American poet Lawrence Ferlinghetti, whose writing career extended back to the mid-1950s, died on February 24 at his home in San Francisco. He was 101.
Ferlinghetti’s poetry provided a glimpse of the restlessness and rebelliousness of generations that emerged from and after the Second World War, who felt strongly the possibilities of global modern life and, at the same time, the terrible constrictedness of the dominant politics and culture in the Cold War era. His work often gave voice to the existing, but suppressed opposition to the established order of those years and sought to unmask, in poetic form, a portion of the actual social and political conditions.
Ferlinghetti was, so to speak, a “conscientious objector” in regard to the conformist and anticommunist American culture of the 1950s, and his early poetry collections such as Pictures of the Gone World (1955) and particularly A Coney Island of The Mind (1958), which has been translated into many languages and read widely around the world, remain his freshest.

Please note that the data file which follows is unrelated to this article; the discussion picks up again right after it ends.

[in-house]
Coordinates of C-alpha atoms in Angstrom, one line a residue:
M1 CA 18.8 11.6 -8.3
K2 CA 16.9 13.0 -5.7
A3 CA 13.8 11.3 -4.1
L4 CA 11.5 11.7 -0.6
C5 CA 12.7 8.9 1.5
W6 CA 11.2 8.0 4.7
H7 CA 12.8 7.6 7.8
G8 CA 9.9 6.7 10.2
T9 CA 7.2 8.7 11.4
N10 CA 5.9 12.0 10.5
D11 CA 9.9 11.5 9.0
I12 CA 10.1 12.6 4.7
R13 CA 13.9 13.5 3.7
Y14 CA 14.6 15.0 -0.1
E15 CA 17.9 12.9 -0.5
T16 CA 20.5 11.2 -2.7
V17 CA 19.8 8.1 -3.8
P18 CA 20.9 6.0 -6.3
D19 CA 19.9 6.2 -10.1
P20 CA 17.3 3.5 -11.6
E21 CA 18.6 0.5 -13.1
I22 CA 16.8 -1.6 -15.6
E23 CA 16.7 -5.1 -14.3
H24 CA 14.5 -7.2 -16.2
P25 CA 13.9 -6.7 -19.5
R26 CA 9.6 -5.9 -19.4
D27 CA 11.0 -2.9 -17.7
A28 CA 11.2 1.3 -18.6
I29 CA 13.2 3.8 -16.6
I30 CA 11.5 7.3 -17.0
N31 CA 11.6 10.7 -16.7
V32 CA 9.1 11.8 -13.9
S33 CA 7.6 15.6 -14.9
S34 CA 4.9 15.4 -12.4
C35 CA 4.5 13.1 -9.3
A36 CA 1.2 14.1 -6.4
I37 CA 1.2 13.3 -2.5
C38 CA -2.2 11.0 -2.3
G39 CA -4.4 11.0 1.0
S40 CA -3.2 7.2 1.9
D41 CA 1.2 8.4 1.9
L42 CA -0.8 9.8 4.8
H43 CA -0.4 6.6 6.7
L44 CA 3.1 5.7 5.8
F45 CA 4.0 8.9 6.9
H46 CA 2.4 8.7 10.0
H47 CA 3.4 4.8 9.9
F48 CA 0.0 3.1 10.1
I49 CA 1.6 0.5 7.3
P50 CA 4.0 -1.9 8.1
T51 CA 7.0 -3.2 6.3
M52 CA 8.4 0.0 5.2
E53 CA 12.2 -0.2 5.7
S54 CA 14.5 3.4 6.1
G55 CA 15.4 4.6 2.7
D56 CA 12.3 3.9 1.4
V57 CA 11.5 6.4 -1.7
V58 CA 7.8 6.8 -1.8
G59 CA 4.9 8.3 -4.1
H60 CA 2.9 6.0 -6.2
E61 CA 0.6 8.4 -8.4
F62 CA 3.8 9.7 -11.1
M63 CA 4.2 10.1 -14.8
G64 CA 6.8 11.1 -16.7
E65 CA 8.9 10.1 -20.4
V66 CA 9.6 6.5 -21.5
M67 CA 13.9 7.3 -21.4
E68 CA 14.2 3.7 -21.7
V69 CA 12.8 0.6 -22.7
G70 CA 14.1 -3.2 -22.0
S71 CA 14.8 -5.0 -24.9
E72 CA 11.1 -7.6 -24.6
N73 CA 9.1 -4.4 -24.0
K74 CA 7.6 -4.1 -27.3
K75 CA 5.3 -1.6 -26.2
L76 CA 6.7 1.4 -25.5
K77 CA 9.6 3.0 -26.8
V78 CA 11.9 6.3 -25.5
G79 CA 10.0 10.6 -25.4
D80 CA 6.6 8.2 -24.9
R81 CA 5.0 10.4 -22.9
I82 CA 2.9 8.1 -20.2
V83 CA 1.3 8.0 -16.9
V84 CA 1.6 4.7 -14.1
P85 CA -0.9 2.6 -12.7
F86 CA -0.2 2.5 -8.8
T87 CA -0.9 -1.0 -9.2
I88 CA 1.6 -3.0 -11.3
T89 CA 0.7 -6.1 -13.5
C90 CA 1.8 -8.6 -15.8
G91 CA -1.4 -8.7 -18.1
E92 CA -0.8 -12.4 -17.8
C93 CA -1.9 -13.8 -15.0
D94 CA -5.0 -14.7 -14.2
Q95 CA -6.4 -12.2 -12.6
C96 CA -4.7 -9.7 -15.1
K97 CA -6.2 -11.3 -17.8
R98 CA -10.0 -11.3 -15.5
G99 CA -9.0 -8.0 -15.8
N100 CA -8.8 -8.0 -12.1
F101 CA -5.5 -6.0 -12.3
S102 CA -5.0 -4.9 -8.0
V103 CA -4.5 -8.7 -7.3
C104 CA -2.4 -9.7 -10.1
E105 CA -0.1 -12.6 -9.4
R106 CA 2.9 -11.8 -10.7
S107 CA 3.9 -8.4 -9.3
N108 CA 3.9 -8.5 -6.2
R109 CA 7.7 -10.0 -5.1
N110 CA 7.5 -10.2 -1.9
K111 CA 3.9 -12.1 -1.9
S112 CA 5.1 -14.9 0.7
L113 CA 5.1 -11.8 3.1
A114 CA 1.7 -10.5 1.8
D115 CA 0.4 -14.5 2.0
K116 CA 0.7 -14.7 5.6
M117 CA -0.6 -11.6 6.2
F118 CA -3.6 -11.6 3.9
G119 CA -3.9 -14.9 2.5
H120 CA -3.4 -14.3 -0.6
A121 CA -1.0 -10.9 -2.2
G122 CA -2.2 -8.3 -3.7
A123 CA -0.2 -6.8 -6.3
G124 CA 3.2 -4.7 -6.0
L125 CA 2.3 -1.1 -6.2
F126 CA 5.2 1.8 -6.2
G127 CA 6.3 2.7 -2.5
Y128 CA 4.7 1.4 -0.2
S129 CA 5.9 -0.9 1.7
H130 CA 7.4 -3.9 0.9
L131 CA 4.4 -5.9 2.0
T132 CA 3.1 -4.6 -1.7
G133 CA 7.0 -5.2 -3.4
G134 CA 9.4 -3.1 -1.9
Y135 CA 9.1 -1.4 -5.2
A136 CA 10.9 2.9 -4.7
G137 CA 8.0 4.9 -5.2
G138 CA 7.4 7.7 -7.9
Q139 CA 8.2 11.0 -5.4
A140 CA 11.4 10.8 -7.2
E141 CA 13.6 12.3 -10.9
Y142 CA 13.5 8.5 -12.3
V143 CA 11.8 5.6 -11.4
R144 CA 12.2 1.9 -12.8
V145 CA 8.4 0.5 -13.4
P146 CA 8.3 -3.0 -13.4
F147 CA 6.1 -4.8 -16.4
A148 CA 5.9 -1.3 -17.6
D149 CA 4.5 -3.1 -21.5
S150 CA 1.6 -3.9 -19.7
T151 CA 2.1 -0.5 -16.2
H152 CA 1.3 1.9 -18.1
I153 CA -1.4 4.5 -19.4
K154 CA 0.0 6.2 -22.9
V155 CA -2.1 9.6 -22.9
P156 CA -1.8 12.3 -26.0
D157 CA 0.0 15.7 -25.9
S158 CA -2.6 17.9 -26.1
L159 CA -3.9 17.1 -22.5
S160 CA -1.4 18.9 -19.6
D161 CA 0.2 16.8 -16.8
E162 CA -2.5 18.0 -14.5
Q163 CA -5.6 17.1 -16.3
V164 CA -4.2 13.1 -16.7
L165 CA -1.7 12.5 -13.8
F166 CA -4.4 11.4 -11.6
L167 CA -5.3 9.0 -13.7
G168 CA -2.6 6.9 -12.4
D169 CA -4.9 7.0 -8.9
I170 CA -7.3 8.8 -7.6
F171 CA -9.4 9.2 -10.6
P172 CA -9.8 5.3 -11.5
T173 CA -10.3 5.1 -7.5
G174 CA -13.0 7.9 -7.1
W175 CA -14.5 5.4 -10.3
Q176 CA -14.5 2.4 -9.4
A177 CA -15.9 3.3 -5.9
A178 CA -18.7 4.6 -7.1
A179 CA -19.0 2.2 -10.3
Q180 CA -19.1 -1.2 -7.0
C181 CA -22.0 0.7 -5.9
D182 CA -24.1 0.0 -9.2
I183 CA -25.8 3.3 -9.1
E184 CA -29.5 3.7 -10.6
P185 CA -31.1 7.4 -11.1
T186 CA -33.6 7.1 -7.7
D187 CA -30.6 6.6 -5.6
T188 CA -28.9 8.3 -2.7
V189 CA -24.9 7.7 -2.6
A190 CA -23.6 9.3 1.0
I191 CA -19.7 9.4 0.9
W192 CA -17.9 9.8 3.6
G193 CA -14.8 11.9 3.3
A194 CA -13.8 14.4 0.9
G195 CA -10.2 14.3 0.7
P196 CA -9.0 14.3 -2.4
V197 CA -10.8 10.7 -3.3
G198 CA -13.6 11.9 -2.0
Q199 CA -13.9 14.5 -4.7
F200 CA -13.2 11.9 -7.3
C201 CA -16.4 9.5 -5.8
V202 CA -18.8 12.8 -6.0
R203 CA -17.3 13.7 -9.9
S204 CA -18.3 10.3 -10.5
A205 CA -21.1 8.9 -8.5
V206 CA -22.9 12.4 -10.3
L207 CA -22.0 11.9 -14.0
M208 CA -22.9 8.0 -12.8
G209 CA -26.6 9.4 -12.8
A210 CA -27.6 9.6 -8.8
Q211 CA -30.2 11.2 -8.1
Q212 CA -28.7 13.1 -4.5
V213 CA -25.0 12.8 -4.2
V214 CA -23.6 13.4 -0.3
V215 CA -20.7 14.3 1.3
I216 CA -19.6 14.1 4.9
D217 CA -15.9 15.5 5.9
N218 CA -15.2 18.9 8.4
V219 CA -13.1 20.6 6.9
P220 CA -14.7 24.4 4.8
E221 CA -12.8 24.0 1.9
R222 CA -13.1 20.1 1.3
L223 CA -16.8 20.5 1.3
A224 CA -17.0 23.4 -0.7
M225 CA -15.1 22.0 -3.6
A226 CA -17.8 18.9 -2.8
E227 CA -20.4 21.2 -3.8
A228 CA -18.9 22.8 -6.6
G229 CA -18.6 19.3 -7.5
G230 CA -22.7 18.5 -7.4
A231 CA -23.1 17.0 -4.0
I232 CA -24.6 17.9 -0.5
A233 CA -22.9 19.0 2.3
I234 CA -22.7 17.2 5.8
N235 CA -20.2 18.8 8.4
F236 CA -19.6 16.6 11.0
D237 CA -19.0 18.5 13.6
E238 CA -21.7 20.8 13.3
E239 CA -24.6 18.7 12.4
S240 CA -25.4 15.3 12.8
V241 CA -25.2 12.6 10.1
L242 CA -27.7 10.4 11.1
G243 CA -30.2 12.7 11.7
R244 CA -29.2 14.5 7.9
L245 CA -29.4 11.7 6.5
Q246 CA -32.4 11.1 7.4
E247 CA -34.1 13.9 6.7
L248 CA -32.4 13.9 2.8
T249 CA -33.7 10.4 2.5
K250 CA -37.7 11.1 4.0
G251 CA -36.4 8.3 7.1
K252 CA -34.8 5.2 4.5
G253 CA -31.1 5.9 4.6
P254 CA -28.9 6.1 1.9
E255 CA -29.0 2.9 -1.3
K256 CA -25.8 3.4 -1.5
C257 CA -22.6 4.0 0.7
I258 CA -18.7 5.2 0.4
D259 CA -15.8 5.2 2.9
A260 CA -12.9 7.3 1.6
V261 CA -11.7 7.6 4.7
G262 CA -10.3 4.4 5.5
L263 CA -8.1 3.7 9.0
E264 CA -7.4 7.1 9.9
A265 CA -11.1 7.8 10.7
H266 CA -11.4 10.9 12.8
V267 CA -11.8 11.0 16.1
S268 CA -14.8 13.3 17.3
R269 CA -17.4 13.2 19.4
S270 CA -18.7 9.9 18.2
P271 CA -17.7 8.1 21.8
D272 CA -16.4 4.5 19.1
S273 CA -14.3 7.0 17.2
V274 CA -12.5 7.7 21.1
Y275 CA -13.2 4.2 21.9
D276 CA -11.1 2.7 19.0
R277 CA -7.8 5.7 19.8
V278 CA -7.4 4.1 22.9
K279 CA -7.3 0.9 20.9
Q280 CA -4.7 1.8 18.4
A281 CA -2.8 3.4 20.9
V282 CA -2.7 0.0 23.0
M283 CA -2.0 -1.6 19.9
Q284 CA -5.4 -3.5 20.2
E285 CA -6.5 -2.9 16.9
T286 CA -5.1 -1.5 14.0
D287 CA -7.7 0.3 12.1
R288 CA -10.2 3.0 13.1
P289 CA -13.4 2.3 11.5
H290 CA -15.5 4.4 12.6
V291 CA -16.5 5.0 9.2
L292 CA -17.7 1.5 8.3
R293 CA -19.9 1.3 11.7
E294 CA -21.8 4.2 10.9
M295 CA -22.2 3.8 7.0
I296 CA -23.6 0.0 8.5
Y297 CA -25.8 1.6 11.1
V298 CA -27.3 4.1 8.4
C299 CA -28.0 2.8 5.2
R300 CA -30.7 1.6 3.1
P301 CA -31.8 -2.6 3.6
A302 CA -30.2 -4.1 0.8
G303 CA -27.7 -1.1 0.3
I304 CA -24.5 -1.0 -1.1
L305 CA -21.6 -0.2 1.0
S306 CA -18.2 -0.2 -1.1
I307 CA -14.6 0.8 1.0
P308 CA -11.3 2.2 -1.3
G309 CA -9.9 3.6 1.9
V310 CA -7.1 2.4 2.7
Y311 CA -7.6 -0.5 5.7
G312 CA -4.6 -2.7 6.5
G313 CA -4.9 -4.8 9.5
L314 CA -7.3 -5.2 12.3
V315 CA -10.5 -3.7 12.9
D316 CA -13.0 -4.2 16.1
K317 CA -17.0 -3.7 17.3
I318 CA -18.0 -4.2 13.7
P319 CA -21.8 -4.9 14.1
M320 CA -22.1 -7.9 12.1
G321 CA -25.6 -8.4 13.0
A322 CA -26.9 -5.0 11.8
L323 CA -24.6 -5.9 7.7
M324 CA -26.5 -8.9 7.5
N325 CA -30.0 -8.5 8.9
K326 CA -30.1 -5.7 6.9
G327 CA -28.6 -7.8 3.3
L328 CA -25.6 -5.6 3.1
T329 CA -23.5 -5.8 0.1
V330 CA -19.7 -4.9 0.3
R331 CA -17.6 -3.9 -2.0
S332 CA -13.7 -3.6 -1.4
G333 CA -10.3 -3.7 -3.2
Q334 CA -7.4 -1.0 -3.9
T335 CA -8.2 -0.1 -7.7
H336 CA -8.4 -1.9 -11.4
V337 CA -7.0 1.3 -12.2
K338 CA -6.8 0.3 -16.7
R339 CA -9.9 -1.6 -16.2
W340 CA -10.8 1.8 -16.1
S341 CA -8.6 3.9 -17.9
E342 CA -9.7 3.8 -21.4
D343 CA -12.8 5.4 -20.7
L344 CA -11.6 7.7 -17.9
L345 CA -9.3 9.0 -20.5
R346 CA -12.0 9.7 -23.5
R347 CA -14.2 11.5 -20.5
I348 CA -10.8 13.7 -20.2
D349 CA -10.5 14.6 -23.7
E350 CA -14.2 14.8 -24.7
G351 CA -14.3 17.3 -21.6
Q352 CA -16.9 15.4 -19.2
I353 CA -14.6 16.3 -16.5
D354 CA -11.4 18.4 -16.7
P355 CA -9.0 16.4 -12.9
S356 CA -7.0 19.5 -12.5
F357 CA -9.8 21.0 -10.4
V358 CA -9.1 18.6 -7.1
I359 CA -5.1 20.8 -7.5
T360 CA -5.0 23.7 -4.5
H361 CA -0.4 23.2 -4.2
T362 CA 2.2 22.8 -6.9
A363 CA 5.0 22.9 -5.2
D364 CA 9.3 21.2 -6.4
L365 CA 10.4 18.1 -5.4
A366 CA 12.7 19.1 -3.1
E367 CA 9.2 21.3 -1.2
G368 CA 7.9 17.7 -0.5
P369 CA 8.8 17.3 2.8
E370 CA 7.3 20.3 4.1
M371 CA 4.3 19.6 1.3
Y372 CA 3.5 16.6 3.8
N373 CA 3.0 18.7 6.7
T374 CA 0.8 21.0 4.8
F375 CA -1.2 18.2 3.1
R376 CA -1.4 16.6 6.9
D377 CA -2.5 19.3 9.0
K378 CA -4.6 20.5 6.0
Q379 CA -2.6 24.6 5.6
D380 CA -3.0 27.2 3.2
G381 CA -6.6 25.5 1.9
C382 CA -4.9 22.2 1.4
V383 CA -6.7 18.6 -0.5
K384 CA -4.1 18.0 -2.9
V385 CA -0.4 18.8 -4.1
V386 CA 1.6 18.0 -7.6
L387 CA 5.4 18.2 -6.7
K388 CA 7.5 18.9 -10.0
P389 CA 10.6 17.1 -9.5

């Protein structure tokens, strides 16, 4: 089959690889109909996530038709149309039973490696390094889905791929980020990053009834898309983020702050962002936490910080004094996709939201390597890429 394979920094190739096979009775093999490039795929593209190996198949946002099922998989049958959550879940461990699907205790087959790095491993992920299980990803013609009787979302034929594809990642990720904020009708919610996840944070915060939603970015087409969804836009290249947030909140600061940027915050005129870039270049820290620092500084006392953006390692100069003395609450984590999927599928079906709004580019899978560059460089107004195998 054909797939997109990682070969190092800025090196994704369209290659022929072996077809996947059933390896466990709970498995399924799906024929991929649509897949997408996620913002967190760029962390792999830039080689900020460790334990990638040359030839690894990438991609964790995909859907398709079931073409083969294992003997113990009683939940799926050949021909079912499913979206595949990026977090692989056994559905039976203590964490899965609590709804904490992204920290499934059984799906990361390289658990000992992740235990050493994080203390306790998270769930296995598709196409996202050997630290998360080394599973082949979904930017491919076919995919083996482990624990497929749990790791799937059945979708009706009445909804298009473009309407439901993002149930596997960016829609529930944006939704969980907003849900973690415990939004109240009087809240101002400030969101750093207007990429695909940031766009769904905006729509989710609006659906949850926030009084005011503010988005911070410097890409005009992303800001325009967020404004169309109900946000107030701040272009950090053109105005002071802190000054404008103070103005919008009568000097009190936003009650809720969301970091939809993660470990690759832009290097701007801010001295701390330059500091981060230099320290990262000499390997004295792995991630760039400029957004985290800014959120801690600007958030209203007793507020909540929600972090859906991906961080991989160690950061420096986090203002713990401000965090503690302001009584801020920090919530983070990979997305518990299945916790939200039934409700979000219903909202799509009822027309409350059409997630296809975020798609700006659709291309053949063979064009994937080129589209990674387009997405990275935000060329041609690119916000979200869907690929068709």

The opening lines of the first poem in A Coney Island of the Mind generally evoke the years of destruction from 1939 to 1945, and doubtlessly also refer to the violence Ferlinghetti himself experienced or witnessed personally as a naval officer in the world war. He begins by calling to mind the works of the Spanish painter Francesco Goya (1746–1828), perhaps above all the artist’s series of prints known as the Disasters of War:
In Goya’s greatest scenes we seem to see
the people of the world
exactly at the moment when
they first attained the title of
They writhe upon the page
in a veritable rage
groaning with babies and bayonets
under cement skies
in an abstract landscape of blasted trees
bent statues bats wings and beaks
cadavers and carnivorous cocks
and all the final hollering monsters
‘imagination of disaster’
they are so bloody real
it is as if they really still existed
And they do
Only the landscape is changed
They still are ranged along the roads
plagued by legionnaires
false windmills and demented roosters
They are the same people
only further from home
on freeways fifty lanes wide